Abusing Alcohol Explained
After taking self examinations, and reading about alcohol, many people become frustrated. Others try to rationalize their drinking with statements like “everyone else drinks too”, or “it’s not that bad”.
Alcohol is legal after all. It is everywhere; in restaurants, stores, even gas stations. Unfortunately, the statistics support that far more people struggle with alcohol addiction and abuse than people understand.
Studies done yearly by The National Institutes of Health confirm this, as do other studies by governmental organizations. Millions of people each year struggle with an alcohol use disorder. Unfortunately, less than 10% of people who struggle with alcohol and addiction receive treatment.
If you are unable to stop or control your drinking, you are not alone. What begins as casual drinking can easily develop into alcoholism. People drink because they like the effects produced by alcohol. As they continue drinking, they develop a tolerance.
A tolerance means that you have to drink more to achieve the same effects. This causes people to drink more to experience the euphoric intoxication of alcohol. This causes dependence. As tolerance and dependence grows, alcoholism is the result.
The Grips of Alcoholism
Once someone becomes tolerant of alcohol and a dependency is formed, it can be nearly impossible to stop. They wake up with the shakes and need to drink just to function. They experience withdrawal symptoms when they try to stop drinking. They are plagued with overwhelming cravings to drink more alcohol.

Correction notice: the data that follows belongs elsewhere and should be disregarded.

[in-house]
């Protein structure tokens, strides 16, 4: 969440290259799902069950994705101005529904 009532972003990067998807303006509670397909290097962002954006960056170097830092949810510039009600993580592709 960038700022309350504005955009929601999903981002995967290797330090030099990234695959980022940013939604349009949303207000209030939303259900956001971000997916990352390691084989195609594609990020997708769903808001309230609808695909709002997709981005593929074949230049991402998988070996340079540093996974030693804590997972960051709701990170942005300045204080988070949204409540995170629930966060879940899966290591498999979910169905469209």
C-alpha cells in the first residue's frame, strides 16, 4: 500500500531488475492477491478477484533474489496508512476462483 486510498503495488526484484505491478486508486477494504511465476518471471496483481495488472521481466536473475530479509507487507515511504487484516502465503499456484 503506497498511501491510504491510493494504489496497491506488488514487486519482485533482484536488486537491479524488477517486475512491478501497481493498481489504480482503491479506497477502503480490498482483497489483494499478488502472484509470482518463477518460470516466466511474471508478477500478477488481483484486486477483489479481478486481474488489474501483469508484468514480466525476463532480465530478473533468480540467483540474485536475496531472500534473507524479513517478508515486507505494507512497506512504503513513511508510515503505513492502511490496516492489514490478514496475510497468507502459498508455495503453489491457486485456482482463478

These factors can cause even the most willful to continue drinking. Then come the negative consequences. Failure at work, broken relationships, and health concerns come over time. Alcoholism is such a difficult disease because it ruins the lives of those it afflicts, as well as their families. It causes irritability and instability in most.
Quitting alcohol after extended use is also dangerous. The effects of alcohol withdrawal symptoms include delirium tremens, a severe condition that causes shaking and hallucinations. Alcohol withdrawal can be deadly and should always be treated in a medical setting.
Thankfully, treatment options are becoming more innovative and successful. Those who enter a treatment program and find a life of recovery usually become stronger from it. They are able to stop using alcohol and overcome the issues that contributed to their addiction.
It should be clear to all reading this that millions suffer from alcoholism. If any of the tests or diagnostic tools felt relatable to you or a loved one, then there is likely a need to seek help. Extended alcohol use or alcoholism has a laundry list of negative health effects and consequences.
A medical detox program followed by treatment is one of the most effective methods of overcoming the grips of alcohol. A medical detox helps manage withdrawal symptoms while ensuring the safety of the individual. Therapy and treatment following detox helps identify thought and behavior patterns that lead to alcohol use. An extended program of recovery in a 12-step support group or program can also be beneficial following treatment.
If you or a loved one is struggling with alcohol, we are here to help. Our comprehensive treatment programs help tackle the underlying issues that lead to alcoholism, while ensuring a safe and comfortable environment. For more information, call us today.